Wednesday, August 10, 2011

Multiflora Rose Clearing Site

This is the site where I went in last winter and cleared out my last really big patch of Multiflora Rose. Instead of a mass of invasive shrubs, I now have a nice mix of native vegetation. I think it was well worth the scratches and blood loss required to get the job done.

Last year at this time, a shot from this position would have shown a solid wall of Multiflora Rose leaves directly in front of the camera. I came in here twice during the spring and sprayed glyphosate on all the rose sprouts I could find. I must have done a pretty good job, because there are no rose canes sticking above the other plants. An untreated rose stump would have eight foot canes by now. I’m not na├»ve enough to believe there aren’t any little roses in there, but I’m happy with the degree to which they’ve been knocked back.

My favorite part is the mass of Jewelweed that now blankets much of the area. Jewelweed is an annual that has been here in low numbers in the past. The ground beneath the roses must have been covered with seed just waiting for its chance to grow.

The bright orange flowers remind me of molten lava. Even in the shady habitat preferred by this plant, the flowers shine as if on fire.

The deep flower with its curled tail forces nectaring insects to go far into the tube for a meal. This insures good contact with the flower’s reproductive parts and increases the chances of successful pollination.

Of course, some animals are designed to easily access these deep flowers. Several Hummingbirds were utilizing this patch.

An interesting feature of Jewelweed is its method of seed dispersal. The pods are composed of several thick strips that are joined by a thin seam. As the seeds reach maturity, the seams weaken and eventually part. The break in the seam allows the thick strips to curl rapidly and sling the seeds away from the plant. Some other plants utilize this same technique, but Jewelweed pods are larger and make a more interesting display.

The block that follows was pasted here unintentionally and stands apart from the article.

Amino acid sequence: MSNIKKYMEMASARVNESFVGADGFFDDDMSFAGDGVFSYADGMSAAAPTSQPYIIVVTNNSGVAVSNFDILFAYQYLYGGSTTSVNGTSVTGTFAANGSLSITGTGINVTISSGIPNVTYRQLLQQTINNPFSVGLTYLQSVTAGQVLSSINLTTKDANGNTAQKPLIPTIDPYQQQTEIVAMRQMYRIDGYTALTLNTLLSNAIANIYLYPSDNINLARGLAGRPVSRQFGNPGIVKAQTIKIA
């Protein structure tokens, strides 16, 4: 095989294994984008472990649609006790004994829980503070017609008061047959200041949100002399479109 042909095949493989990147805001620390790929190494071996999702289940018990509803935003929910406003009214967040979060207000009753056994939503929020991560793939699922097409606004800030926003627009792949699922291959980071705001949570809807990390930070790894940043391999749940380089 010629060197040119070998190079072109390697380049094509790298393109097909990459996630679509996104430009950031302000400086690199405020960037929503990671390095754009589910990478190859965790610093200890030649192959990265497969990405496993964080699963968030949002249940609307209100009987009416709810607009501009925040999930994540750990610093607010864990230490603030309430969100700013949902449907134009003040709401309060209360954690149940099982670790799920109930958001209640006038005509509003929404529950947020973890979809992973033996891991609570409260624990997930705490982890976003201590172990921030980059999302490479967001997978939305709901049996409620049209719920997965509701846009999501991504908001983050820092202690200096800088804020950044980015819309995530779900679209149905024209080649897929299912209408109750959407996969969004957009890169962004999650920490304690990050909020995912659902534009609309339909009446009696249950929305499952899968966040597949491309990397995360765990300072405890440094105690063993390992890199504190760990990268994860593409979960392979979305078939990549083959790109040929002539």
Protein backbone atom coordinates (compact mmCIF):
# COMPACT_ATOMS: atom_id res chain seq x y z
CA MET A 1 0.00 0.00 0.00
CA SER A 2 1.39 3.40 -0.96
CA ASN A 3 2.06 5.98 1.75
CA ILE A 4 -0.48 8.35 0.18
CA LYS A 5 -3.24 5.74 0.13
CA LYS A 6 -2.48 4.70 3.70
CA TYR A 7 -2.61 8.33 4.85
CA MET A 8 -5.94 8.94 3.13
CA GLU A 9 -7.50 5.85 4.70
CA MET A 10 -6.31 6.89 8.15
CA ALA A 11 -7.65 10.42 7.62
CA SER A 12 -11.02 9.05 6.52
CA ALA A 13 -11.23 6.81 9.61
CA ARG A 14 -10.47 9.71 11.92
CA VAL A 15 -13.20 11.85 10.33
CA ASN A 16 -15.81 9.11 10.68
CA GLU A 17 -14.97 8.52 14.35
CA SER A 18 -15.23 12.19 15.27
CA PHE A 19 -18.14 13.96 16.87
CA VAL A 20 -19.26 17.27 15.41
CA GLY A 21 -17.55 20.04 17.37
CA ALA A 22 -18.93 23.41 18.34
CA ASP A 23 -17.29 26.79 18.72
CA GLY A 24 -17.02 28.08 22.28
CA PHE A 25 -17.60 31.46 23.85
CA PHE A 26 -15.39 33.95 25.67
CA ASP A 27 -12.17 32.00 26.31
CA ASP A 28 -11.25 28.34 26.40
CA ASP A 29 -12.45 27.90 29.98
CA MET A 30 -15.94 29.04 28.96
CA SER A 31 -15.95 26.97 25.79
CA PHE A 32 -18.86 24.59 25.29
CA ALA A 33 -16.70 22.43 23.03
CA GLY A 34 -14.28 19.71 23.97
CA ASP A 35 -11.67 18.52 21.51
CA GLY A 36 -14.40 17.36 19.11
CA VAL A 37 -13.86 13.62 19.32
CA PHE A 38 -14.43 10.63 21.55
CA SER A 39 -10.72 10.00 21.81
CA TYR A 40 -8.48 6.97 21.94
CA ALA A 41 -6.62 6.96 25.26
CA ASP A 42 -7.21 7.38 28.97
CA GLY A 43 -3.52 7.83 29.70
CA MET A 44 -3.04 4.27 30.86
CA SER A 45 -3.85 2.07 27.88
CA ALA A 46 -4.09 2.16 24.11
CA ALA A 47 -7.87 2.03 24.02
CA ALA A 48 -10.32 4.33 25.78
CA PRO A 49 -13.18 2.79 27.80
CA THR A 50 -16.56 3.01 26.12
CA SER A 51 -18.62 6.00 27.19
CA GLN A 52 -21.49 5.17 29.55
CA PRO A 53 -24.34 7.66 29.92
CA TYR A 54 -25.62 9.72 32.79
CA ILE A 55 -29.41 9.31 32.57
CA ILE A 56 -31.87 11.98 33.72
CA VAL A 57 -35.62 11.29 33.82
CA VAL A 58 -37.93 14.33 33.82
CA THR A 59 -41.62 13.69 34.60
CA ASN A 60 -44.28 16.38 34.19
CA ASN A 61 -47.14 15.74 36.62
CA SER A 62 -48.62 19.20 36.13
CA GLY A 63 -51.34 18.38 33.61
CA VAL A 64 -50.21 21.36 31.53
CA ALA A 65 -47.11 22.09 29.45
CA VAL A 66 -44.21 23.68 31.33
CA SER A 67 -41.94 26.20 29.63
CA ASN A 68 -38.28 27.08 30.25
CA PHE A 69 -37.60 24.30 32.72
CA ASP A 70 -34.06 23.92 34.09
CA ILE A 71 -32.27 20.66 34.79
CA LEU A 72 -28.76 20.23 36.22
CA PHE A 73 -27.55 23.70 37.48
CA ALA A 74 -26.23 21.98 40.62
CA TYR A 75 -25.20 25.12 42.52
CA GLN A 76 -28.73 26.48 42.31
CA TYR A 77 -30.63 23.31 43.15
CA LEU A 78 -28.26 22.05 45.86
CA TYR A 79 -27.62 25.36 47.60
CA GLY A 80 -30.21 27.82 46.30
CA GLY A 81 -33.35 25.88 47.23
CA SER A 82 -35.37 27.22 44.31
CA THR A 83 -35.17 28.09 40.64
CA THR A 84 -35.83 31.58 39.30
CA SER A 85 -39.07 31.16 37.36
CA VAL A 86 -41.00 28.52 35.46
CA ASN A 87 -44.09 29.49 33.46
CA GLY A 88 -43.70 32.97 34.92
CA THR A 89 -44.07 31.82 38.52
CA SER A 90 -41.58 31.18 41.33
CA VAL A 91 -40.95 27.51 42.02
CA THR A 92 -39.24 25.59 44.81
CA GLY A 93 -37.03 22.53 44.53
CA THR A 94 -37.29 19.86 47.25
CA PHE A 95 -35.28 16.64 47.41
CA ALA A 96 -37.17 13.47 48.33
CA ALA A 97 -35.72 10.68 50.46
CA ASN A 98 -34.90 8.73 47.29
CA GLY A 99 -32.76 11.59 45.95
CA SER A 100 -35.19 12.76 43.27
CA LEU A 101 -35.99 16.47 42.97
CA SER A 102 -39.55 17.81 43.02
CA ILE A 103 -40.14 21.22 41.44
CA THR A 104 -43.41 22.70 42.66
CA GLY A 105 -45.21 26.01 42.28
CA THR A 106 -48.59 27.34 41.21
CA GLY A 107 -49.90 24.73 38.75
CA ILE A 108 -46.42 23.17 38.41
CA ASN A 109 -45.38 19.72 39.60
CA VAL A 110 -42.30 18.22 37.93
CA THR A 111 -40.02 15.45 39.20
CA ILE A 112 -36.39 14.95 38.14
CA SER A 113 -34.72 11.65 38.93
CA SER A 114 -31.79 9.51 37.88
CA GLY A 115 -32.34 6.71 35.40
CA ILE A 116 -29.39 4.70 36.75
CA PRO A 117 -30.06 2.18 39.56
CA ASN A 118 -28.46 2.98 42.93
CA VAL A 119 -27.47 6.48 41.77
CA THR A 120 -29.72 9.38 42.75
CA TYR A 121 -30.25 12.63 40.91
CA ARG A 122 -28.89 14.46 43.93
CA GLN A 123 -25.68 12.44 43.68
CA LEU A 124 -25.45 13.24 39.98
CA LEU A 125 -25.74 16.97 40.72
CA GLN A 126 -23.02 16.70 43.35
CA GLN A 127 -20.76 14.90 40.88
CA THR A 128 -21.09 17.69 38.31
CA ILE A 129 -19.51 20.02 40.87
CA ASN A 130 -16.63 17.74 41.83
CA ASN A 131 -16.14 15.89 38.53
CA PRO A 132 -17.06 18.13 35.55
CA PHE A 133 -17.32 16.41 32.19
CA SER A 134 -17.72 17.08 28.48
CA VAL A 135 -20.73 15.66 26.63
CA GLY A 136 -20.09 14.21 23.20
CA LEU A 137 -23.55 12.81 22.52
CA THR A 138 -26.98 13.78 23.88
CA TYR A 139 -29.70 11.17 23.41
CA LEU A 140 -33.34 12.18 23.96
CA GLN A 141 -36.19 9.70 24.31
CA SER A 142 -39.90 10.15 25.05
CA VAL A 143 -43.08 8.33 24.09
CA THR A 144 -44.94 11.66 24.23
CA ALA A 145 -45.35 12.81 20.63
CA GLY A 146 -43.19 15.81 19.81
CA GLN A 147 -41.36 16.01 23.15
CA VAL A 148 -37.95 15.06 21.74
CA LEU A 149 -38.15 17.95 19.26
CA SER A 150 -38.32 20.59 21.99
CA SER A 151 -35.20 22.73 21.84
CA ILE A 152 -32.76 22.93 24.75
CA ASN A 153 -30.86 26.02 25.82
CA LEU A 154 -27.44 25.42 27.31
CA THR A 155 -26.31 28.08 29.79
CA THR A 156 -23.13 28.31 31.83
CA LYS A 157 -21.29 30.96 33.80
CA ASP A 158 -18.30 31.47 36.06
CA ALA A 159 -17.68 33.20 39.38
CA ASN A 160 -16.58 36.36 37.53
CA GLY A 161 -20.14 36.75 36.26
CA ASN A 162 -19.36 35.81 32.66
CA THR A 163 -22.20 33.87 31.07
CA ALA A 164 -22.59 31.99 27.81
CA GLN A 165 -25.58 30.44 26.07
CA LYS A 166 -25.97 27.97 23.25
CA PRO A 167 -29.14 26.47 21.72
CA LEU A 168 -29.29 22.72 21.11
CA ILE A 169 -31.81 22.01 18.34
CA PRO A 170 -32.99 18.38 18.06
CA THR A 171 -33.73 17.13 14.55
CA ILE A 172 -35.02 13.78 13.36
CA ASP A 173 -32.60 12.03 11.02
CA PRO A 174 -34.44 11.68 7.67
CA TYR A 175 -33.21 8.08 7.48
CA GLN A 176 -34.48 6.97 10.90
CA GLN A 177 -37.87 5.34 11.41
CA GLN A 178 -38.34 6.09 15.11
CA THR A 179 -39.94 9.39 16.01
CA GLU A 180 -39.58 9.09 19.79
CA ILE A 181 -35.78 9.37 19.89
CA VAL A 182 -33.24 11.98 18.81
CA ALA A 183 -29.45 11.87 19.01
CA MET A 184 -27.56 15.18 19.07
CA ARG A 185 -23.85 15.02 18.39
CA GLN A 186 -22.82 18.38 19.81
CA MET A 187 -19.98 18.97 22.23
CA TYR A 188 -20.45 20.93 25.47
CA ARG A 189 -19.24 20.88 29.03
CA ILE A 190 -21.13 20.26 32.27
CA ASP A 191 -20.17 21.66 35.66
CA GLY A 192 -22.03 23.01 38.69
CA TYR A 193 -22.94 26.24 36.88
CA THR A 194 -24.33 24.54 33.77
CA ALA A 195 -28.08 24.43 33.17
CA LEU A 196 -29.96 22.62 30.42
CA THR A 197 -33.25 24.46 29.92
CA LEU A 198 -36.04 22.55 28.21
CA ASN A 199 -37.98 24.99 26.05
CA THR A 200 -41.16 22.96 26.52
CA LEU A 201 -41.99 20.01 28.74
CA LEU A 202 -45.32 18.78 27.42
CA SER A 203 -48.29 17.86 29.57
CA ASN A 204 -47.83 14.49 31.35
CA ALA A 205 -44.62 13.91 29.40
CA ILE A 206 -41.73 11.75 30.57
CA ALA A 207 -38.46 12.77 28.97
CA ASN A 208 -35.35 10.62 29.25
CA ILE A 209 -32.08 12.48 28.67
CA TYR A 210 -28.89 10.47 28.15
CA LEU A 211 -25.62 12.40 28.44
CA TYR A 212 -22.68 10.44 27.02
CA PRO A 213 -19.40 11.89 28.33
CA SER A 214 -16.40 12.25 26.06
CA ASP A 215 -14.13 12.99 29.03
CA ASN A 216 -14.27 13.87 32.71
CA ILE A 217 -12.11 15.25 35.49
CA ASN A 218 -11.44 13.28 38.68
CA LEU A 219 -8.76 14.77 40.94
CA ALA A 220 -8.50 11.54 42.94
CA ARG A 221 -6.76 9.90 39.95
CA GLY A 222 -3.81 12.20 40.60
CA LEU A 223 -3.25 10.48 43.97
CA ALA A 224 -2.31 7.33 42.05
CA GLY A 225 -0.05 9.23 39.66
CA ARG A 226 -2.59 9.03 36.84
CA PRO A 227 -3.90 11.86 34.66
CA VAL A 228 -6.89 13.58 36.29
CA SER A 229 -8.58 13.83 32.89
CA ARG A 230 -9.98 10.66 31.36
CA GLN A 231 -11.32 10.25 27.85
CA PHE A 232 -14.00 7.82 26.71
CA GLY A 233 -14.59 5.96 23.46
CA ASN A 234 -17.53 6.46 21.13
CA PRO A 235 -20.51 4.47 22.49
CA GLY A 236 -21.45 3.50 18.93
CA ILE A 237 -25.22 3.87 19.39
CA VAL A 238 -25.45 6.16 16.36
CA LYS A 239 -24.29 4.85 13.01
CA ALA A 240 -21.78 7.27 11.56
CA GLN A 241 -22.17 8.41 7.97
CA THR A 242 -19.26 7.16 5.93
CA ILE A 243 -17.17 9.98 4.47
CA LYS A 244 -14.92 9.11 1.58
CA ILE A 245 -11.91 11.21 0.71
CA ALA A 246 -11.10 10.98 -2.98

Remnants of an exploded pod. Tapping or squeezing the pods can initiate the explosion and seeds are ejected with surprising force. I once saw a naturalist demonstrate this phenomenon to a group of college students. Following the demonstration, one student put his face down close to the plants and then tapped a pod with his finger to make it explode. There was no permanent damage to his eyes, but I remember the naturalist making a comment about stupid college kids.

It’s really fun to walk past this site and observe native plants and animals. I didn’t really think that the site would respond so quickly to the removal of the Multiflora Rose. I guess there were a lot of stunted plants hidden in there just waiting for me to release them.


  1. The jewelweed is such a pretty little flower. I don't believe I've noticed it before. I really enjoy your blog.

  2. Thanks, Lois. Jewelweed usually grows in moist shaded places. Some people plant it in the less manicured areas of their yards.

  3. Great series and interesting about the caterpillars. I'm a big bug person myself. Do you get pink 'Policemen's Helmet' there? It's another type of Jewell weed which we have in Maine.

  4. Thanks, Robin. We don't have the Policemen's Helmet in Ohio. There is another species that's very similar to what I pictured, except that the flower is yellow.